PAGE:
Hayden Shaw is not a prolific writer, but when he does put pen to paper I want to read it.
Constantly hilarious, always original, and never taking himself too seriously.

11. @AllorNothingMag
All or nothing magazine is the brainchild of Ally Moncrieff, who certainly has an enviable surname.
Ally is a bit of a genius, and can turn the ridiculous into the sublime.
His piece for my site on his dog was a work of absolute beauty, and still gets readers now.

12. @LesRosbifs
Now, about 3 years ago I went through a phase of saying that English football would improve greatly if more players and coaches went abroad.
Turns out they do, in great numbers, and their stories are told brilliantly on this website.
Took a break, but now is back and is as good as ever.

13. @Debaser92
I’m by no means a Spurs fan, but I enjoy reading what Jack Howes has to say about them. This is because he can really write.
He has an entertaining style, and attempts to see things from a different angle, which I like.
His was another name that repeatedly came up when I asked for suggestions, and one that I certainly couldn’t ignore.

14. @JohnnyDobbo
John Dobson is another who might not be prolific, but is a writer I want to read.
We share a similar view of the world, and football, only he can put it into words perfectly; whereas I am still doing primitive cave drawings or expressing myself through a language of shrugs.
Funny, different and with strong opinions that he’ll never shirk from.

15. @TheFootballPink
Now the football pink is a collection of writers, but as they’re all excellent I’ve included them on the list.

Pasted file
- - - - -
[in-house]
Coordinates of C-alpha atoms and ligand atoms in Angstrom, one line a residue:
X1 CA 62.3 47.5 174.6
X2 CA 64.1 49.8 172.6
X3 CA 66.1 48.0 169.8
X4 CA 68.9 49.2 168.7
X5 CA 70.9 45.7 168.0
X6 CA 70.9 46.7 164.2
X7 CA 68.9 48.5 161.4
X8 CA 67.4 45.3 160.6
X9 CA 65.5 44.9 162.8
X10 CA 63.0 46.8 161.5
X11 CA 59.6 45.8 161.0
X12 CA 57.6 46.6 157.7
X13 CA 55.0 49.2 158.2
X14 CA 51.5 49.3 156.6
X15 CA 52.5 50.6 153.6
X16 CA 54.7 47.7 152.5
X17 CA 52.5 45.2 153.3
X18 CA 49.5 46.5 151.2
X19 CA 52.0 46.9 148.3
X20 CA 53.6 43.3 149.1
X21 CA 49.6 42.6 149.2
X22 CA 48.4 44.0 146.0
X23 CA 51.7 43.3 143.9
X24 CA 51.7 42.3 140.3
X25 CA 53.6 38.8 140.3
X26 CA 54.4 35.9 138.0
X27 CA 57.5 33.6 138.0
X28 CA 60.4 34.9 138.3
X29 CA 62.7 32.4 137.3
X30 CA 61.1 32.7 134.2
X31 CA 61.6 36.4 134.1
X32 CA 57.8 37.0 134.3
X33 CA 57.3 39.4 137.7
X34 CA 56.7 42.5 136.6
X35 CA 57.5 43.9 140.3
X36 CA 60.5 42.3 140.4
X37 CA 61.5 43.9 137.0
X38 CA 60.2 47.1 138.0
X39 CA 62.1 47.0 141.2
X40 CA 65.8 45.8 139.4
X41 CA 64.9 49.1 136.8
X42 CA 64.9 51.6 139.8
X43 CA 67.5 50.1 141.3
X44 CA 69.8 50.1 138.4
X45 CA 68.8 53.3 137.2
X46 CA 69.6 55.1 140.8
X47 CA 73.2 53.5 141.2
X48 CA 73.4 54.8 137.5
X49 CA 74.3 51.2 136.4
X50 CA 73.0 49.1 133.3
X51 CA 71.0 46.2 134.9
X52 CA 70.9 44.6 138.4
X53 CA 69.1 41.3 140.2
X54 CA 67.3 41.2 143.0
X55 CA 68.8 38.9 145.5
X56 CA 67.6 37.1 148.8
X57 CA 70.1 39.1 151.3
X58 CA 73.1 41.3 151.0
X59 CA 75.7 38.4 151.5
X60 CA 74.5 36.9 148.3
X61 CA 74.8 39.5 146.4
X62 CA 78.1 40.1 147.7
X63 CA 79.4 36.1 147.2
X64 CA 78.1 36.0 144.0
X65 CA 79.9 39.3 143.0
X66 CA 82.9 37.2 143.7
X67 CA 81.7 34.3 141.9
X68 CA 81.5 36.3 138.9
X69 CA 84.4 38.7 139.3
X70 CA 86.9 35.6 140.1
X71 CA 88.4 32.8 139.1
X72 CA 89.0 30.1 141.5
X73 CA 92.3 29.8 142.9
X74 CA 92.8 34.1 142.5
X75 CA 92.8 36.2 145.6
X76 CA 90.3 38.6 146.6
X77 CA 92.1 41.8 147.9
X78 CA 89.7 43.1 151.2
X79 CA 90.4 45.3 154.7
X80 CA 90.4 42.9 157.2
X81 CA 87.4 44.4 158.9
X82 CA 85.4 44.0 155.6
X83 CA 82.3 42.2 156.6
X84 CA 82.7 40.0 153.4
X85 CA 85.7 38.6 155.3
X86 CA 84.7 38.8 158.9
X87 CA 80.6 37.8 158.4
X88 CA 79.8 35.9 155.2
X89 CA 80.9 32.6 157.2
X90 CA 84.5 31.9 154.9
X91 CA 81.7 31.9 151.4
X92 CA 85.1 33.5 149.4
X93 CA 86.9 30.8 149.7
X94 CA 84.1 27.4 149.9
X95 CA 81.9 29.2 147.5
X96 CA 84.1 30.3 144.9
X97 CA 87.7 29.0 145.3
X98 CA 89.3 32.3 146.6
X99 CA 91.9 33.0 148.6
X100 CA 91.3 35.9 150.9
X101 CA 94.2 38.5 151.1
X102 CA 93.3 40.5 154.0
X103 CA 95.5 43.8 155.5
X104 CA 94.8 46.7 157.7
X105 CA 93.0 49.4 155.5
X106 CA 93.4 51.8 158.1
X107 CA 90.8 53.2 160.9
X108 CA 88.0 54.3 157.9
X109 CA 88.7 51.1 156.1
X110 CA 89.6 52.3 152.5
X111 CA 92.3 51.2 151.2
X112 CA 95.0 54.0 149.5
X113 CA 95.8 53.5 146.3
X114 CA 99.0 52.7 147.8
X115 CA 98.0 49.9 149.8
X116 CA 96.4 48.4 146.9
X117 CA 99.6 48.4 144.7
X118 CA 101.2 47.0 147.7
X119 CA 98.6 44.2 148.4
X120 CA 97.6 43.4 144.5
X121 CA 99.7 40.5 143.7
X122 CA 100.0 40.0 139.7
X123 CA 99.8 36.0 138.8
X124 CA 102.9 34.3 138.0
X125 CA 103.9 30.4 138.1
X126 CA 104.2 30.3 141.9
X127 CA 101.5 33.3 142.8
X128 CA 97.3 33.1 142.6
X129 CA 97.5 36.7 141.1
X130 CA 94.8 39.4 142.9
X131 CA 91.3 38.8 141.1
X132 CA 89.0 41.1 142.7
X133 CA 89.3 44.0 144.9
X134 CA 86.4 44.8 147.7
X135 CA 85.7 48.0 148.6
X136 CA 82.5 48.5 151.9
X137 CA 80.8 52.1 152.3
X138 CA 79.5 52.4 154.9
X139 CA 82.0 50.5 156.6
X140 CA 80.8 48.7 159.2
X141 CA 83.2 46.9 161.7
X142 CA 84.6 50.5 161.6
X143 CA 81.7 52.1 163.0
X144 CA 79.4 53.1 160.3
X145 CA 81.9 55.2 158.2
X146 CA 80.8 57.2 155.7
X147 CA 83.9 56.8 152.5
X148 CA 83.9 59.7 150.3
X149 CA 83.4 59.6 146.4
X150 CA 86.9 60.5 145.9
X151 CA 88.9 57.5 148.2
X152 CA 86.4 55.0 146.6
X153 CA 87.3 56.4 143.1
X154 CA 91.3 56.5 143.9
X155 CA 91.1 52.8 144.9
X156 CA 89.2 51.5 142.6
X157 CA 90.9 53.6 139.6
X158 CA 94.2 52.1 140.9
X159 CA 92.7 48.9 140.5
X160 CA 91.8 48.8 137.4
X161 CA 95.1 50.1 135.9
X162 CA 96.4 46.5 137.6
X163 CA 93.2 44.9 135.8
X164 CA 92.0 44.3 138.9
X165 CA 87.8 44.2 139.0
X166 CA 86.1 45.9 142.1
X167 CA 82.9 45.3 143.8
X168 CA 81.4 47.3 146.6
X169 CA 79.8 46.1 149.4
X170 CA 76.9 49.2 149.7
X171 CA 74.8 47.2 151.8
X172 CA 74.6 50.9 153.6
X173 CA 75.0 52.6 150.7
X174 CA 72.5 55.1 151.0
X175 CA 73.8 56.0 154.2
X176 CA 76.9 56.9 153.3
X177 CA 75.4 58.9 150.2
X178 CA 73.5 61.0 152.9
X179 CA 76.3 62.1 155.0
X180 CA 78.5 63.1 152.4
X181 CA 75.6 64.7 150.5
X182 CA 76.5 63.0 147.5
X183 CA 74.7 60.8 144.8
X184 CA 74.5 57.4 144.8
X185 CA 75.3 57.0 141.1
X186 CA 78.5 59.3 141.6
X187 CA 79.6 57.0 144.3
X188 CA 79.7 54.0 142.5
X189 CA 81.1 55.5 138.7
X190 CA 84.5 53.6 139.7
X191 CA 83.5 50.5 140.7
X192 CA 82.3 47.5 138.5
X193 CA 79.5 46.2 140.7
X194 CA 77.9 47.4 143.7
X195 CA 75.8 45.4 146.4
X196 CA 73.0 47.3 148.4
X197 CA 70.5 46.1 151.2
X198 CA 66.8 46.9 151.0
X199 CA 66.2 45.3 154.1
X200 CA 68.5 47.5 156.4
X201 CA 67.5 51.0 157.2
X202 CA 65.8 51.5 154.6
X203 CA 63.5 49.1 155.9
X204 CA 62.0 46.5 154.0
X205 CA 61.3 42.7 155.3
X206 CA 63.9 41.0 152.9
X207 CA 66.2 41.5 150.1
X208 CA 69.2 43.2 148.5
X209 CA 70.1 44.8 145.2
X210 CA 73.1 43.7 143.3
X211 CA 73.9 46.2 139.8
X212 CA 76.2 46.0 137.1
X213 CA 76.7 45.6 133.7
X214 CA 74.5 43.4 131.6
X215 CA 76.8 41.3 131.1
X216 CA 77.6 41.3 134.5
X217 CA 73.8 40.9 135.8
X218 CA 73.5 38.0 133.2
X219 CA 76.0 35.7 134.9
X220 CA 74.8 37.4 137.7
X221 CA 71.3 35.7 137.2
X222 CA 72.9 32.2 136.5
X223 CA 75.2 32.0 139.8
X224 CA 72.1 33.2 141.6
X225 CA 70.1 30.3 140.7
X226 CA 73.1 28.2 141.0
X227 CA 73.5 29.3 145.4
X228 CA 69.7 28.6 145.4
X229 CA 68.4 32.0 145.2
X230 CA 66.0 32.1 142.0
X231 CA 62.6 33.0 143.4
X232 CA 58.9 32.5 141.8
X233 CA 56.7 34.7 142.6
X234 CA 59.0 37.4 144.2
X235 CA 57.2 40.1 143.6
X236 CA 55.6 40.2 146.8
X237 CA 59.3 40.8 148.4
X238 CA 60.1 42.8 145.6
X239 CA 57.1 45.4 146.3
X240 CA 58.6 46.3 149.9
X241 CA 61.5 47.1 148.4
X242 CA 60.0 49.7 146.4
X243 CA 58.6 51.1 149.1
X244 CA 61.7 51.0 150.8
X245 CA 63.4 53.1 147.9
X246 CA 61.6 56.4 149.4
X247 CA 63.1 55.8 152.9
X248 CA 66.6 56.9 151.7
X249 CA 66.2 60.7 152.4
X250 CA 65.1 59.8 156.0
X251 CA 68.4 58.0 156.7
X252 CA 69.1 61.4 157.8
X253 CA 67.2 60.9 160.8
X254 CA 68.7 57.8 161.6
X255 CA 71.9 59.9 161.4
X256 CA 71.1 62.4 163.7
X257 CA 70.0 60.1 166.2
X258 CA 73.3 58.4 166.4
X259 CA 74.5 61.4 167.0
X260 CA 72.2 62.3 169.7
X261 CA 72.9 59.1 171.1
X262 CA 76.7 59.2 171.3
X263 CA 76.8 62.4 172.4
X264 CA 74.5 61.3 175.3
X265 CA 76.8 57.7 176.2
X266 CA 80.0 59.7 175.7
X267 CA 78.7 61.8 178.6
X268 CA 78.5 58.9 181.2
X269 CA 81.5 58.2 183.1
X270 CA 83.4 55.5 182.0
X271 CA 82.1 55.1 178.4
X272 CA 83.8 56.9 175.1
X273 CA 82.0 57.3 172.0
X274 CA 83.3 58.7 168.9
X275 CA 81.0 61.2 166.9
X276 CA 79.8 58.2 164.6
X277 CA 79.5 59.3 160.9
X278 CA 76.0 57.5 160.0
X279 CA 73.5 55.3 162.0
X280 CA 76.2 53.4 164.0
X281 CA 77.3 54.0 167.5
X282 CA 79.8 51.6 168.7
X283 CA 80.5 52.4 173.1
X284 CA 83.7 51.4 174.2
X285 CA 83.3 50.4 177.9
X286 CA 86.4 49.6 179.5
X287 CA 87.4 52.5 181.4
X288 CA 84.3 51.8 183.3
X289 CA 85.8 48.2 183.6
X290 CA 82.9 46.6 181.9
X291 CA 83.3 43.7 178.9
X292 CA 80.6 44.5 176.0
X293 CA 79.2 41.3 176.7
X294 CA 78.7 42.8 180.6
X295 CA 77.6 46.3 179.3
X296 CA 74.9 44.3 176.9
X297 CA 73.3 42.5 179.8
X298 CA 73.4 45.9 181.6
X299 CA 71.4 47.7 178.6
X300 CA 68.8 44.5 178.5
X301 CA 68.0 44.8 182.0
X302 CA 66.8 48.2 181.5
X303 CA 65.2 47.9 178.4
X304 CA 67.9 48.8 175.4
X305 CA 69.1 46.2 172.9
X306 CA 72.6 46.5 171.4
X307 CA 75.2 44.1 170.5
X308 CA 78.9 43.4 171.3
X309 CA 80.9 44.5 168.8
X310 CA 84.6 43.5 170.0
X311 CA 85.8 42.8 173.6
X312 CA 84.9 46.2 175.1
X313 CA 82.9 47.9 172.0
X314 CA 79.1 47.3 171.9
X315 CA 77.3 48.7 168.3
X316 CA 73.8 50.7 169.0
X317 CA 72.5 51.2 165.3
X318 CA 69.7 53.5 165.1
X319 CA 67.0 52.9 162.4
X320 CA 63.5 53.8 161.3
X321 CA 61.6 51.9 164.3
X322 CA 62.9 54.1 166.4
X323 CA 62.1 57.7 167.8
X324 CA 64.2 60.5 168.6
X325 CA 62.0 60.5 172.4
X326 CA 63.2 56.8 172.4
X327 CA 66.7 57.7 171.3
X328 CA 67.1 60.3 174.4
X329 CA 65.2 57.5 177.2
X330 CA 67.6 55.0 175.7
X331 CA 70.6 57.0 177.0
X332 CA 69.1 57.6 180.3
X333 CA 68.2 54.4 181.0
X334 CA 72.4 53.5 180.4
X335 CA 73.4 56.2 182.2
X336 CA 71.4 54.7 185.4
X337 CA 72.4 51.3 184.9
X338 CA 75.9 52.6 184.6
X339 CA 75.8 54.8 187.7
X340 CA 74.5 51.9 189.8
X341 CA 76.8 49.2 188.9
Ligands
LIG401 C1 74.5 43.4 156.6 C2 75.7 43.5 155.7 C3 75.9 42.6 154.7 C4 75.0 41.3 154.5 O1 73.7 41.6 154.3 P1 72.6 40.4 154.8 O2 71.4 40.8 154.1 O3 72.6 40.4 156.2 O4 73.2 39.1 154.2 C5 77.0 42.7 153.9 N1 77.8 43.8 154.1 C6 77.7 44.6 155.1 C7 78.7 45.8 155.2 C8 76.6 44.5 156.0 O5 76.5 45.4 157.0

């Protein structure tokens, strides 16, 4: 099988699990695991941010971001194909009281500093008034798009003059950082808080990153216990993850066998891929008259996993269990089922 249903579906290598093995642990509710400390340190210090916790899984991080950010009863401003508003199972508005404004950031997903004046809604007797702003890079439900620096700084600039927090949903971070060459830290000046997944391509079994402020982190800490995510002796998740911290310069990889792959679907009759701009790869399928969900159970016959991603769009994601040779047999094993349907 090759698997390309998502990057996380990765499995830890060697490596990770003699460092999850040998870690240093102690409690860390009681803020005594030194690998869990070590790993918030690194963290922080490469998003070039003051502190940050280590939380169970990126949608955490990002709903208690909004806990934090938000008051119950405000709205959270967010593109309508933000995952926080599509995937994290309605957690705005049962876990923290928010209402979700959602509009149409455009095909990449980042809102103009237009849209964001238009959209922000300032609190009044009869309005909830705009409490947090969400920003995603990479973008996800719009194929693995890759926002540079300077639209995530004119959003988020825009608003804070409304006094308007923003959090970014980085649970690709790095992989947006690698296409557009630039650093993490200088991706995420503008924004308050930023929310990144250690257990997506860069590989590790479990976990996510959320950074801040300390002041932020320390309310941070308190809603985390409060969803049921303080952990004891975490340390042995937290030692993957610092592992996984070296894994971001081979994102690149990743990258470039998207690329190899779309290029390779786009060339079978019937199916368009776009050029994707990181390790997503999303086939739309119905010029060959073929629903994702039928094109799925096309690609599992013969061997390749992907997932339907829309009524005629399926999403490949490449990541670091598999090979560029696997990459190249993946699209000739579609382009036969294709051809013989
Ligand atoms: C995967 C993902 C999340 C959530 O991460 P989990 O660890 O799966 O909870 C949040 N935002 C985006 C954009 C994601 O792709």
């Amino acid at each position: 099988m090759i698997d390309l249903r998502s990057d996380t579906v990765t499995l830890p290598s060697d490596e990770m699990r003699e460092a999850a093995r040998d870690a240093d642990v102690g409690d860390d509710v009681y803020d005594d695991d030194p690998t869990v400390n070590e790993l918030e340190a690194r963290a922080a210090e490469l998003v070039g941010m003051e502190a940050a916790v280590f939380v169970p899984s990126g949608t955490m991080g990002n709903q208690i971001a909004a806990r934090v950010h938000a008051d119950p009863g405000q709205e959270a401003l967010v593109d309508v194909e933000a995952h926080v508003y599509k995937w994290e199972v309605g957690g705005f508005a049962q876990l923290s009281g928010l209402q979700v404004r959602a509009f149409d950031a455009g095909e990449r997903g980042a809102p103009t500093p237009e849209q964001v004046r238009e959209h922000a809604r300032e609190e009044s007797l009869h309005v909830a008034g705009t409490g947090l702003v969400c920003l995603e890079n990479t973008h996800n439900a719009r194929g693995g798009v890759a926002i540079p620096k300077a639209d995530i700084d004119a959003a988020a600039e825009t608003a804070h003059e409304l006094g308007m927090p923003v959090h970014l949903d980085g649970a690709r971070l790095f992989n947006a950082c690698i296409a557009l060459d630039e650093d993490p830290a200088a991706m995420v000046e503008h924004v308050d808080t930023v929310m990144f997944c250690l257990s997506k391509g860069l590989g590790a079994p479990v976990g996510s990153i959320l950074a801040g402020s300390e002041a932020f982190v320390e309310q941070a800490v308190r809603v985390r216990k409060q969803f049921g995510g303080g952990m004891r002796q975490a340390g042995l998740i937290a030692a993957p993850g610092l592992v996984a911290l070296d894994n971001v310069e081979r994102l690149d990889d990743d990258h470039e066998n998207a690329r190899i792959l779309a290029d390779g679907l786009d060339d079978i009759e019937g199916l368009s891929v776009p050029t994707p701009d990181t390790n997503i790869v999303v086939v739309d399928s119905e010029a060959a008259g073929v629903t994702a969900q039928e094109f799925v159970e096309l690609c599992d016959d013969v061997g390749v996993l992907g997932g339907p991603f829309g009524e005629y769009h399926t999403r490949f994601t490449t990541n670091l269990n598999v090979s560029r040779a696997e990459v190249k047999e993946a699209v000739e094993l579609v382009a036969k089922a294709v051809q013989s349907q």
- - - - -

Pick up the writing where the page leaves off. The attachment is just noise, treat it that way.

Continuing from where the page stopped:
I couldn’t not include them as I enjoy their output that much. Follow, read, enjoy.

16. @Ben_McAleer1
Ben is a proper journalist, and an exceptional writer. I enjoy what he has to say about football, and love the fact that he’s never short of a Simpsons quote.

17. @TurnDeCruyff
Another youngster who has a style of writing that belies his age.
Is absolutely prolific and can only improve.
Not just a typical young football fan, as he can see the bigger picture, unlike so many.

18. @caribbeanftbl
The joy of twitter is it gives you an opportunity to learn about aspects of football you would’ve never considered.
Caribbean Football does just that, and I genuinely love reading their output. It’s fascinating and has certainly changed my view of the Caribbean.

19. @fiveinmidfield
Joe Sharratt is one of the most undervalued writers on twitter.
He’s great, and intelligent, and writes wonderfully about football. When he writes, I always want to read it.

20. @robbro7
A man of strong opinions, who certainly isn’t afraid to upset the mainstream view.
Rob Brown is a fiercely entertaining writer, and the sort of man desperately needed to write about football.

21. @epouvantail
John McGee is a Carlisle fan who writes exquisitely about football. Another who is seriously undervalued, and one deserving of serious levels of respect.

22. @sdrewfootball
Sam is a young writer. However he’s already achieved so much and will continue to do so, as he’s just very good indeed.
He writes about Arsenal, but unlike so many Gunners, he’s not likely to throw the baby out with the bath water every time they lose a match.

23. @thefootballattic
I love the football attic and I’ve often lost hours gazing at all the wonderful nostalgia within their loft space.
It’s pure joy, and well worth your time.

24. @Gibney_A
The man who brought French football to the masses, and the absolute go to guy for all things Ligue 1.
Add to this the fact that he’s generous with his time, promotes others work, and totally gets his audience and there’s no way this list would be complete without him.

25. @giles_metcalfe
Another incredibly popular writer, with many suggesting I needed to add him to this list. Even without those suggestions Giles would be in this list.
He’s absolutely everywhere and writes for so many sites.
A must follow, and a writer you’re certain to enjoy.

So that’s that, and I’ll be honest I could’ve included so many more. However, it’s not designed to exclude, and hopefully will inspire others to do lists of their own.

These are writers I love, and I hope you’ll spread the word and follow all of them.